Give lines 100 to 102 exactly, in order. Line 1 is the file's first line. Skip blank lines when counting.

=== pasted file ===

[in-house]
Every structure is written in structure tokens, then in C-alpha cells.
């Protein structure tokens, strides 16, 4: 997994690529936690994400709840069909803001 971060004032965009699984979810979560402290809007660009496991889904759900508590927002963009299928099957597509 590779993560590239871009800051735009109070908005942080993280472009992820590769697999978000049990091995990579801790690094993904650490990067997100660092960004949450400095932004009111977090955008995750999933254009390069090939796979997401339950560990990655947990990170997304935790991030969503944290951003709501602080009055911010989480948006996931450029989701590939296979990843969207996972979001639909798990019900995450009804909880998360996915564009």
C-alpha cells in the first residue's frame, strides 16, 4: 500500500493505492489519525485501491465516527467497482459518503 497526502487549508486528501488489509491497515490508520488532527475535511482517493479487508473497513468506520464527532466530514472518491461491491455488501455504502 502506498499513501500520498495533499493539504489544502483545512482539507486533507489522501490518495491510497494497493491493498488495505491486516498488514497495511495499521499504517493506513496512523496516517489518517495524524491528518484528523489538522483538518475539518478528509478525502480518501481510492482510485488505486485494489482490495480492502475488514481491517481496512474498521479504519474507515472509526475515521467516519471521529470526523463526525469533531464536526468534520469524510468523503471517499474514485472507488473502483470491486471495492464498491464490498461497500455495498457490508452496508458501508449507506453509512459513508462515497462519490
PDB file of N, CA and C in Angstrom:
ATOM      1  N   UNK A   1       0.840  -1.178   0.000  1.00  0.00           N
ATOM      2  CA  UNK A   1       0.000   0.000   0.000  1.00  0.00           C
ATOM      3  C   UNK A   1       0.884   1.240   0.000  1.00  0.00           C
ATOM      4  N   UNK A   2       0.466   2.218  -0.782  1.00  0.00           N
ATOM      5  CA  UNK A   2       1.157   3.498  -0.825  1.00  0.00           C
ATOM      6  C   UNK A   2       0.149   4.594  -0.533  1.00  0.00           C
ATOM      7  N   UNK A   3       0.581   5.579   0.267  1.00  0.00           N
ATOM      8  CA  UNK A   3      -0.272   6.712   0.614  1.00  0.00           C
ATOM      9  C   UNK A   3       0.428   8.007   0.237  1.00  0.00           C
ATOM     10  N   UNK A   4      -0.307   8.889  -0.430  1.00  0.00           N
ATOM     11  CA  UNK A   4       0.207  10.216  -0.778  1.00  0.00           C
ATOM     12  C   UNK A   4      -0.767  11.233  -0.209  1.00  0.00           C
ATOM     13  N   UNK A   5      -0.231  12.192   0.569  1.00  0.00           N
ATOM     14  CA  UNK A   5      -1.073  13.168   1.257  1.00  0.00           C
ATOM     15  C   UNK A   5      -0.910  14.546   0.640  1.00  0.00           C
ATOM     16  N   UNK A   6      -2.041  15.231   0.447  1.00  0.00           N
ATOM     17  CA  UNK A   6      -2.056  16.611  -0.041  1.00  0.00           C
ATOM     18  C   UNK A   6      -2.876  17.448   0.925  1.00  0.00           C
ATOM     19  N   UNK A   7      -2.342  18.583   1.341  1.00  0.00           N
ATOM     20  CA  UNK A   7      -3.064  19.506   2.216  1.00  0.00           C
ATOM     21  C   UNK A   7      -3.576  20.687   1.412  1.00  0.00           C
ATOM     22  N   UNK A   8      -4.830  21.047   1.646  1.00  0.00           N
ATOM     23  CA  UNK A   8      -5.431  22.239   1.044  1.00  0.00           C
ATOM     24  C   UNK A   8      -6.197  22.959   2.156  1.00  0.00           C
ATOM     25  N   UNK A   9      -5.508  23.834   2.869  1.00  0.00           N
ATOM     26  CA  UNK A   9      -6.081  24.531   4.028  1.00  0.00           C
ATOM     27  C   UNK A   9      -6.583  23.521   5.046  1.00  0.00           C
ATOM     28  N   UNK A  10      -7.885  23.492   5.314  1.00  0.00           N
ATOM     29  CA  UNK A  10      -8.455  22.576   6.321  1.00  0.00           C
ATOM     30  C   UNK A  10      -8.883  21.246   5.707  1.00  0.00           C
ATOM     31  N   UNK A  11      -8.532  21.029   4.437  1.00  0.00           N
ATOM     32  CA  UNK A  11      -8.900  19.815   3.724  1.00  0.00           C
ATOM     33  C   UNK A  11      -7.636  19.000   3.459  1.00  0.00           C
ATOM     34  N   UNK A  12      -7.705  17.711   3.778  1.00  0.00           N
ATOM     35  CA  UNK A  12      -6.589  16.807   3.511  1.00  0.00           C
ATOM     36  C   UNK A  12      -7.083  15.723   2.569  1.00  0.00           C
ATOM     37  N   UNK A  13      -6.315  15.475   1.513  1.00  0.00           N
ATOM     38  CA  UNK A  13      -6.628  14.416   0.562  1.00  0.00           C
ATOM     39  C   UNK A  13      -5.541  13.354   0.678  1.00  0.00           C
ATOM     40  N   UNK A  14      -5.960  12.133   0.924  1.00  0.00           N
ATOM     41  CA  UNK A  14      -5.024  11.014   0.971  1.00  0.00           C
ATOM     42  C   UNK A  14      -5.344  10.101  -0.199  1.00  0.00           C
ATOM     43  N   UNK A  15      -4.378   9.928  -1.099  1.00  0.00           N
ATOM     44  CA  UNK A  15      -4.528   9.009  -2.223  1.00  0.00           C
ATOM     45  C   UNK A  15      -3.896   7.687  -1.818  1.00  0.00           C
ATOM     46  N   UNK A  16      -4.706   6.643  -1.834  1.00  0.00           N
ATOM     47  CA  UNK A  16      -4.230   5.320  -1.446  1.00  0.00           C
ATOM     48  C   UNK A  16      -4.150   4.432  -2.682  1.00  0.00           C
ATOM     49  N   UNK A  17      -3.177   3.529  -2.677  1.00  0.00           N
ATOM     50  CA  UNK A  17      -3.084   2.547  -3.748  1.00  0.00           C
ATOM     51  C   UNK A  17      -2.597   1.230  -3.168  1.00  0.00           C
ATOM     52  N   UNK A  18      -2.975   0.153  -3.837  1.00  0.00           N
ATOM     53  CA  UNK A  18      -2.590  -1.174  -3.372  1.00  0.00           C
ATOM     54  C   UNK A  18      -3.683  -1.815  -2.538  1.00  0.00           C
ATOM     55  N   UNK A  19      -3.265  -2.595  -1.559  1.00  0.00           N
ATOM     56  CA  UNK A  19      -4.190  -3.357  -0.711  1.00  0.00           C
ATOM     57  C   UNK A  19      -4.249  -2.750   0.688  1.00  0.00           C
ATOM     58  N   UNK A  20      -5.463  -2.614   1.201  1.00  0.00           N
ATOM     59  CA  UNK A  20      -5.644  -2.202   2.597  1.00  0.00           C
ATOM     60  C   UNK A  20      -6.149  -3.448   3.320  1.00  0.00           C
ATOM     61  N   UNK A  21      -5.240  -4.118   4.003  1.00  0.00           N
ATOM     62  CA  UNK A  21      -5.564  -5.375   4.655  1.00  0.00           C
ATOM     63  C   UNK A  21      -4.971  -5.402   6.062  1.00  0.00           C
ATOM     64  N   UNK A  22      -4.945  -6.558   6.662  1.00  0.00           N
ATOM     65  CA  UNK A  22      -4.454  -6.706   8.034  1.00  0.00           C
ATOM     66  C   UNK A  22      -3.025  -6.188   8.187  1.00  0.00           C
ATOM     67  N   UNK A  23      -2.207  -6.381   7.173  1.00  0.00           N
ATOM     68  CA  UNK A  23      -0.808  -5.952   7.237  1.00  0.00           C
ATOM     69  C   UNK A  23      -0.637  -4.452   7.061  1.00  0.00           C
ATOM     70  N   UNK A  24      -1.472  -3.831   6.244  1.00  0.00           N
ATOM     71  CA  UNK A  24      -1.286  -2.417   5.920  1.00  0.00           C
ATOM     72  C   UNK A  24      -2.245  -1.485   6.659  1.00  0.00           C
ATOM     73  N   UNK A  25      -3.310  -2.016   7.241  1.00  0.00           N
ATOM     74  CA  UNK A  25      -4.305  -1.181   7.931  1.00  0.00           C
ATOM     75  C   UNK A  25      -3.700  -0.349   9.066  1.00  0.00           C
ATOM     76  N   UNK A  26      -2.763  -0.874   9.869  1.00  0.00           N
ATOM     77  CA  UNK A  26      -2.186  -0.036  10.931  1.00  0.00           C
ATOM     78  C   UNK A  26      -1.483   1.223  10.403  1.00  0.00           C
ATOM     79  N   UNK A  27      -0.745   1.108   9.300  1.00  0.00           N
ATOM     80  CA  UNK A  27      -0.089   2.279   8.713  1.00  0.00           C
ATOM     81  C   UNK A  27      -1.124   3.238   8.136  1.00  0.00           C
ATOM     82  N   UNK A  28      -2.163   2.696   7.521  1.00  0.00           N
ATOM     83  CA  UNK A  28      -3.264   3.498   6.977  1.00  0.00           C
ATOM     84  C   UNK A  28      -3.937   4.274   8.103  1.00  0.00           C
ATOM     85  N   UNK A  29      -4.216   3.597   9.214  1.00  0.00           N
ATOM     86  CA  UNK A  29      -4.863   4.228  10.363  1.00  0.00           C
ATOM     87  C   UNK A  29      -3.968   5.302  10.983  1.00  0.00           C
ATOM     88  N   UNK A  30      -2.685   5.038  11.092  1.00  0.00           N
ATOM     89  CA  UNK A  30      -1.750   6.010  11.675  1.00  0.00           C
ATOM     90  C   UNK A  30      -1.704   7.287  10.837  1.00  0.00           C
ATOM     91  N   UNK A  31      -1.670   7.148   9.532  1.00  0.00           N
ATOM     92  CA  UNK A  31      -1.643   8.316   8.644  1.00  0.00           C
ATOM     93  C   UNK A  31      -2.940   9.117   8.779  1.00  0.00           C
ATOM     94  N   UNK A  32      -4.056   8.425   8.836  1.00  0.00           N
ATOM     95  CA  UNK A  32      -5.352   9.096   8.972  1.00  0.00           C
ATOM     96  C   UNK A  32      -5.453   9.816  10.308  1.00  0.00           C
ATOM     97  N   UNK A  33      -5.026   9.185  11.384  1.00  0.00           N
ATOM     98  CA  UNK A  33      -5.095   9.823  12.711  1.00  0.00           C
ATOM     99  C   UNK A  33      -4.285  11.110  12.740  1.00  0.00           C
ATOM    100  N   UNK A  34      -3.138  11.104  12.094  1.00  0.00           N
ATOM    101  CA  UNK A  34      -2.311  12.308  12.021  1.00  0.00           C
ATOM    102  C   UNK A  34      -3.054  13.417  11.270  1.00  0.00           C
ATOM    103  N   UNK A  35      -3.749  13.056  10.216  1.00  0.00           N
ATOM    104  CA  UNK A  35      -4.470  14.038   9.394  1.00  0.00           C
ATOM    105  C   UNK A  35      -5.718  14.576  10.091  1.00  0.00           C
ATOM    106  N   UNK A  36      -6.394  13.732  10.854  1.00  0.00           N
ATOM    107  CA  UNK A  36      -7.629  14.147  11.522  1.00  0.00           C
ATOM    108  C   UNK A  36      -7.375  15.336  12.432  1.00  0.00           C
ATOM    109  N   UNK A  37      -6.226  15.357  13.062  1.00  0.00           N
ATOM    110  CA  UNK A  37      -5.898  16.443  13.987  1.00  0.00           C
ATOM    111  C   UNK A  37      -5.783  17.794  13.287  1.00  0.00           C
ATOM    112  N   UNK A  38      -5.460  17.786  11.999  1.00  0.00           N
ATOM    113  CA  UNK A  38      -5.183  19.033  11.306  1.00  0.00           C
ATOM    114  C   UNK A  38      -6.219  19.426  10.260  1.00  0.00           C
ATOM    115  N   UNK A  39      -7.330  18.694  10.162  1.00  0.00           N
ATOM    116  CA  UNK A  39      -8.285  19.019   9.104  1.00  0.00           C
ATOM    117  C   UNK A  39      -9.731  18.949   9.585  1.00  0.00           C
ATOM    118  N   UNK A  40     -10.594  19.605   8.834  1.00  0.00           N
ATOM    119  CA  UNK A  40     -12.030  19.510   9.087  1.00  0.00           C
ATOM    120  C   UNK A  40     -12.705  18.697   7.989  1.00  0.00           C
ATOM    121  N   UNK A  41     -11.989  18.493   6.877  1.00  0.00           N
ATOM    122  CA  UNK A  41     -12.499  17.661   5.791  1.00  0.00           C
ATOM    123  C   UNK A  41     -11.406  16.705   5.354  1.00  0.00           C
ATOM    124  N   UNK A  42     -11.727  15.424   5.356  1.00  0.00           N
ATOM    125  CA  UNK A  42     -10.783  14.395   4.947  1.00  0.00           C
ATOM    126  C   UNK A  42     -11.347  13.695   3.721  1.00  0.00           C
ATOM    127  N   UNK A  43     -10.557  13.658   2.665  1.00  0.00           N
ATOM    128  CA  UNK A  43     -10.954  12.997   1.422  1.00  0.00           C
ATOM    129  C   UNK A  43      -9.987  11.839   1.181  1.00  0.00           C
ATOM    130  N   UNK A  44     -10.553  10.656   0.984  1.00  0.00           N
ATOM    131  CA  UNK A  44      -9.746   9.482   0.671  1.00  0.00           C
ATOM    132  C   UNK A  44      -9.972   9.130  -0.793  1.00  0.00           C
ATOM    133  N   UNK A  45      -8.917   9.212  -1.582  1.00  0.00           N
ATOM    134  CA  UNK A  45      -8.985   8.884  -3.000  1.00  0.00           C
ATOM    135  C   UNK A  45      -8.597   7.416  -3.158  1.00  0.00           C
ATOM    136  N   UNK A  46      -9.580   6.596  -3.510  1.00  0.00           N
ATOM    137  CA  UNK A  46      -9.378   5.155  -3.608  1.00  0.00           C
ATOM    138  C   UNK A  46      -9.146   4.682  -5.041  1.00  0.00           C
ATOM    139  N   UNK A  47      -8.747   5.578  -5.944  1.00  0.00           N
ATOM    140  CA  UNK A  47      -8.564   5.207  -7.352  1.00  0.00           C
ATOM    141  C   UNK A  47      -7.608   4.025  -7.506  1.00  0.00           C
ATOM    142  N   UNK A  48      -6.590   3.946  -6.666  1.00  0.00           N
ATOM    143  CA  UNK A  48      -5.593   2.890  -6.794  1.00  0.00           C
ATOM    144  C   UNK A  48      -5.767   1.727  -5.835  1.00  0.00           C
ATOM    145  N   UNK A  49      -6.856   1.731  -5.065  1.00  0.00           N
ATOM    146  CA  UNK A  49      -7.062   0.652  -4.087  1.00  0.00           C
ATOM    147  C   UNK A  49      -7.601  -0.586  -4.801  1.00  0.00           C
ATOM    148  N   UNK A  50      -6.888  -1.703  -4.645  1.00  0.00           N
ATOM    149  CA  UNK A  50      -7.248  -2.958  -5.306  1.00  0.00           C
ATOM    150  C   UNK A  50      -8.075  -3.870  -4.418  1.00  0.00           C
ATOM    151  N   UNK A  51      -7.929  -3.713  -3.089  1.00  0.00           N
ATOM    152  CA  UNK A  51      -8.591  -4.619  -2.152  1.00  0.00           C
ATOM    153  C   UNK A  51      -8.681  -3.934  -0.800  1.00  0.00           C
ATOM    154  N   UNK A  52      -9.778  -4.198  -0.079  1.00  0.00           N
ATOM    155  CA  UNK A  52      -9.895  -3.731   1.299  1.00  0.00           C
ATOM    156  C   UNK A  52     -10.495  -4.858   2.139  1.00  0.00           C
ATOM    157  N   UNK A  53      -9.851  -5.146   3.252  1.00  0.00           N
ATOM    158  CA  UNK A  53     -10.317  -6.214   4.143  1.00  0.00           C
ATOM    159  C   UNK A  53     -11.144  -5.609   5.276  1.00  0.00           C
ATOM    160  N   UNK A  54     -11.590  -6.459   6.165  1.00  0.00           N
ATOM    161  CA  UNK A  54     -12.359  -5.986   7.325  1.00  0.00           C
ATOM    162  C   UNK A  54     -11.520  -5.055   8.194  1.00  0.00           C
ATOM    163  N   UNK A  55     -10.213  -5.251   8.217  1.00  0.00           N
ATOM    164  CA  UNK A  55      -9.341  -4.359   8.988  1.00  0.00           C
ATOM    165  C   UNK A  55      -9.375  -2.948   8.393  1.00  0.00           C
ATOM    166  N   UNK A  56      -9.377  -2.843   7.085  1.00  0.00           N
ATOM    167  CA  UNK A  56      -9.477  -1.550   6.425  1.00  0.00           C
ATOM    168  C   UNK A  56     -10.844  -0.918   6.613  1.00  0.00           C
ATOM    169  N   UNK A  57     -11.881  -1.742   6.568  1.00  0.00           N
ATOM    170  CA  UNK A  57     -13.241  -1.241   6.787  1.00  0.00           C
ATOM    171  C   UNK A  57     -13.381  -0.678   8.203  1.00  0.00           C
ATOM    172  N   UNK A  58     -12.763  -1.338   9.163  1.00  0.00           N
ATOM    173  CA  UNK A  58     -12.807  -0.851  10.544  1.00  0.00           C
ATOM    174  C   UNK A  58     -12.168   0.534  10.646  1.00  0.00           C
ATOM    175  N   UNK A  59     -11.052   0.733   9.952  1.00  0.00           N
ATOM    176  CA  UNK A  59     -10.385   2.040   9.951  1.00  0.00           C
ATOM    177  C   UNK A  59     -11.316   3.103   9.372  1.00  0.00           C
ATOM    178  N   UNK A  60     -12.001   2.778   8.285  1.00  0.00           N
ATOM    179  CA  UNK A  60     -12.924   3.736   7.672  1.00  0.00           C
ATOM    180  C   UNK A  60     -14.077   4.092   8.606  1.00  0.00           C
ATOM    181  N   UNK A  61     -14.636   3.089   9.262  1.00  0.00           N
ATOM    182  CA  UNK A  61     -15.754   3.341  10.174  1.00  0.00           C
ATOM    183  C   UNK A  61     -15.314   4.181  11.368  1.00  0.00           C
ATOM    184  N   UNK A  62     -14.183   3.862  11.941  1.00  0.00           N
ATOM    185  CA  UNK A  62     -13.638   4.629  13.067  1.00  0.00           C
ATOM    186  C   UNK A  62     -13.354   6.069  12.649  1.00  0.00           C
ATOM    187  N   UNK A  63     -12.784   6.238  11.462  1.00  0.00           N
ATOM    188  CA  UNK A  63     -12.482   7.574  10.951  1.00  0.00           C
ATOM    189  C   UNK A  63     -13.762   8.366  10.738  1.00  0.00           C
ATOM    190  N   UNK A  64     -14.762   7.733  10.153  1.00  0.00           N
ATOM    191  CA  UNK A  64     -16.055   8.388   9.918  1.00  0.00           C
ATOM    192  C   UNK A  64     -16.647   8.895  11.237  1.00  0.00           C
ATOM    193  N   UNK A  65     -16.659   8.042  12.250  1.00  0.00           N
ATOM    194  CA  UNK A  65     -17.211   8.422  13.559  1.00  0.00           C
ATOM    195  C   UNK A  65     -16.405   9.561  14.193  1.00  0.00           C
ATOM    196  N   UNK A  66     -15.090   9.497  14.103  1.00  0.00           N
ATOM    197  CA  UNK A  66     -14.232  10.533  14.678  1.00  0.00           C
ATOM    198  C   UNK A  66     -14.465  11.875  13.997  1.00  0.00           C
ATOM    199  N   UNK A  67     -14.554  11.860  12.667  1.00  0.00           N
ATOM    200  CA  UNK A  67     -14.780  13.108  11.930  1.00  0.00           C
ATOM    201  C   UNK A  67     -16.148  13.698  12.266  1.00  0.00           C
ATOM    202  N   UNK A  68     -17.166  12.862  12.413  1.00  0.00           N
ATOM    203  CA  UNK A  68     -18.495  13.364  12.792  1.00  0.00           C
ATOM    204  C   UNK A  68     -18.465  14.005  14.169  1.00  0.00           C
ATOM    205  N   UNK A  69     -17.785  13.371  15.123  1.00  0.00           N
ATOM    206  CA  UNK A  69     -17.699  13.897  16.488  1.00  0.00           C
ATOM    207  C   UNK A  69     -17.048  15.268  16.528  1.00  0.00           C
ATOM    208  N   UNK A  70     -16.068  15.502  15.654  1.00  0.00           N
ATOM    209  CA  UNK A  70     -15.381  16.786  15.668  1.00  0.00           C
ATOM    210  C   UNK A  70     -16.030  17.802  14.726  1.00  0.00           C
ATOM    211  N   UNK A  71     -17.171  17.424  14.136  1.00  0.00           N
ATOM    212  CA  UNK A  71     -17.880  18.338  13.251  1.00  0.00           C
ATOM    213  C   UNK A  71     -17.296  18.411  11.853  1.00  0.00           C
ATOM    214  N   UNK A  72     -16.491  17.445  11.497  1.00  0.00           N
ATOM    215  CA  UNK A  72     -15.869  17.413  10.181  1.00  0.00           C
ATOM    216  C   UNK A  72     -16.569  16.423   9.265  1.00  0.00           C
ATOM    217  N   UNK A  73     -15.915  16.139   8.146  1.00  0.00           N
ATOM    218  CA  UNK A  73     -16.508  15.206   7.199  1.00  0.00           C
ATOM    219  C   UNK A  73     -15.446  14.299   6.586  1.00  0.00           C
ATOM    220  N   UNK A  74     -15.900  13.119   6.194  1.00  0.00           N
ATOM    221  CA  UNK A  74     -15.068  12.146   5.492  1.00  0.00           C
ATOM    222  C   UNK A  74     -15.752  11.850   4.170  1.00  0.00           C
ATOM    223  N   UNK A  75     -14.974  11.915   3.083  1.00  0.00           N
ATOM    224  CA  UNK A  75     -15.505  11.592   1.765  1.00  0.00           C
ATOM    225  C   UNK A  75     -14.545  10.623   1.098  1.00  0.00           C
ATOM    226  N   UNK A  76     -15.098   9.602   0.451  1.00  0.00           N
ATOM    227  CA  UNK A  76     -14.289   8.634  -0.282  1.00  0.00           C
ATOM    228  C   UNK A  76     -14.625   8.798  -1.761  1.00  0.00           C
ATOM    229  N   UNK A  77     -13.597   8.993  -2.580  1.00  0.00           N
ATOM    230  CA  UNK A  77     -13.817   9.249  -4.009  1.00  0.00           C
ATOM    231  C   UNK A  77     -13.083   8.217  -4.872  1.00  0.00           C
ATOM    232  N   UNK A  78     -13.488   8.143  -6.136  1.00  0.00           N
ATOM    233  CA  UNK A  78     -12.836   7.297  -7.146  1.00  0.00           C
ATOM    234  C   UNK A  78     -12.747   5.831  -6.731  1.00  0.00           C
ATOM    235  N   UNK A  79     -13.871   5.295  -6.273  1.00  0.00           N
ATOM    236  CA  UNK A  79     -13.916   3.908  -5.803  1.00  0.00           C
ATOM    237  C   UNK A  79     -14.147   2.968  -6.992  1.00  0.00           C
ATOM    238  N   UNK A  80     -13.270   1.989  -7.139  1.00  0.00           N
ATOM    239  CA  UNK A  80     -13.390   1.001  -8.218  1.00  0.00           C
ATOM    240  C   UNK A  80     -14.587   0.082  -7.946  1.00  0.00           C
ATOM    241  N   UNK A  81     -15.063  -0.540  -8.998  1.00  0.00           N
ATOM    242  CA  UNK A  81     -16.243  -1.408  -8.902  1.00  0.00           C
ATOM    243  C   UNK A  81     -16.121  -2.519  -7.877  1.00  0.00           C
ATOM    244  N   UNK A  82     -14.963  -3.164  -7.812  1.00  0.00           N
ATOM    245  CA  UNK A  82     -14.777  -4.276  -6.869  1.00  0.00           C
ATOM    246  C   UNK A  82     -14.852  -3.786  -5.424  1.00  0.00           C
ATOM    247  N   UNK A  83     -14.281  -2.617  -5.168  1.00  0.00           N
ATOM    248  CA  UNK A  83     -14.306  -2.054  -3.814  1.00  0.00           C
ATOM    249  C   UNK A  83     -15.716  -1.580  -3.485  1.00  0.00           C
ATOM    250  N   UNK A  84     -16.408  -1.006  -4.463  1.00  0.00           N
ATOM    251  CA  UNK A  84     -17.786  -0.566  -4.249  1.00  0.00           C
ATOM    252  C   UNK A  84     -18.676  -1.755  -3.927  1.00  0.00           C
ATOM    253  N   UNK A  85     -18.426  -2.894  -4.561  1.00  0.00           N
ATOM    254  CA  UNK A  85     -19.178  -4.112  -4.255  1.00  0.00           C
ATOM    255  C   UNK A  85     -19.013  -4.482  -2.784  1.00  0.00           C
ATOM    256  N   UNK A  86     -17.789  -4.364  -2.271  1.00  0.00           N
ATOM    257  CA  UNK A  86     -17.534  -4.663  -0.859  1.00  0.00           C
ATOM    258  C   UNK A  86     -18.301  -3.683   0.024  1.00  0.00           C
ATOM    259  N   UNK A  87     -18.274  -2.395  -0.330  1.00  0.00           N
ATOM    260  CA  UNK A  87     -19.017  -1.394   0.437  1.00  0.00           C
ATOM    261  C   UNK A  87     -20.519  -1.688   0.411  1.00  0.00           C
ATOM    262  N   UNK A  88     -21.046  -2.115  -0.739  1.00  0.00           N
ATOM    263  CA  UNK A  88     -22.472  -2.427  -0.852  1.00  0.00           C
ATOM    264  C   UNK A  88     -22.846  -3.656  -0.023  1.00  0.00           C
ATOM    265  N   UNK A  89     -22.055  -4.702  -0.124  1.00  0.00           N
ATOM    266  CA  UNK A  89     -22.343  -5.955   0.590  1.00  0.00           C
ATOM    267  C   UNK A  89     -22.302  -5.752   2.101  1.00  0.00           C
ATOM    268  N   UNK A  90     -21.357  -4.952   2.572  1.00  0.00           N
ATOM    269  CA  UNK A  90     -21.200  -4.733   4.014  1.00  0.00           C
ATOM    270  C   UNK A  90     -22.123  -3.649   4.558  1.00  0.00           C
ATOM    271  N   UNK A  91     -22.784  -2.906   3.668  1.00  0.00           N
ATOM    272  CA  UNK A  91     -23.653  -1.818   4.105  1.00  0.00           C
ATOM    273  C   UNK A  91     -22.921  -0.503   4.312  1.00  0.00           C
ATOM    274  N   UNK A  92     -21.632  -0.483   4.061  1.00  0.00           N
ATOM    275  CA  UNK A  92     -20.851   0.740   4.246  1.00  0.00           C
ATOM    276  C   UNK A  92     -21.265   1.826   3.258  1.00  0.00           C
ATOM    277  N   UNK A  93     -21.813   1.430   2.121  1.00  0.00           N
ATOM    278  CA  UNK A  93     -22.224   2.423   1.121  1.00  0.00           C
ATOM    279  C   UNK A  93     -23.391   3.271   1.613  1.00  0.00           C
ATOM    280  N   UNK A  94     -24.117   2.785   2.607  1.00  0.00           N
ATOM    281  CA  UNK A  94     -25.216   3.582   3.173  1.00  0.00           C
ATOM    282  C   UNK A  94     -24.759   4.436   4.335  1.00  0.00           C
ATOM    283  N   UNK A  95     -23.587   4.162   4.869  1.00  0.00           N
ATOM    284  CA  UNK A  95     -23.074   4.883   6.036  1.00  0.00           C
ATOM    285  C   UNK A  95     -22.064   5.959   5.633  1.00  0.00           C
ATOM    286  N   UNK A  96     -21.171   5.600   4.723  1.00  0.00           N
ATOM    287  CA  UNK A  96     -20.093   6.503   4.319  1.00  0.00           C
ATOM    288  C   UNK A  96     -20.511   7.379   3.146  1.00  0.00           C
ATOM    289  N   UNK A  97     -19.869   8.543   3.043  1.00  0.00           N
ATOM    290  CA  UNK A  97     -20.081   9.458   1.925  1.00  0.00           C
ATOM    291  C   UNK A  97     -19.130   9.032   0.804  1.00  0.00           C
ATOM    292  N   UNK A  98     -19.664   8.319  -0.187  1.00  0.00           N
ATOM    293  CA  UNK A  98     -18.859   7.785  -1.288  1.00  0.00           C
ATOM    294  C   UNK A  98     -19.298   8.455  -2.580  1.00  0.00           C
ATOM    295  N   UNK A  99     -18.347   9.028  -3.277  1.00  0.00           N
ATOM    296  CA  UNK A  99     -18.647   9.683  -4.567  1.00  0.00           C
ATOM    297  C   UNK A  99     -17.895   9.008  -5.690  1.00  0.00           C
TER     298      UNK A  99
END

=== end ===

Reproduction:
ATOM     95  CA  UNK A  32      -5.352   9.096   8.972  1.00  0.00           C
ATOM     96  C   UNK A  32      -5.453   9.816  10.308  1.00  0.00           C
ATOM     97  N   UNK A  33      -5.026   9.185  11.384  1.00  0.00           N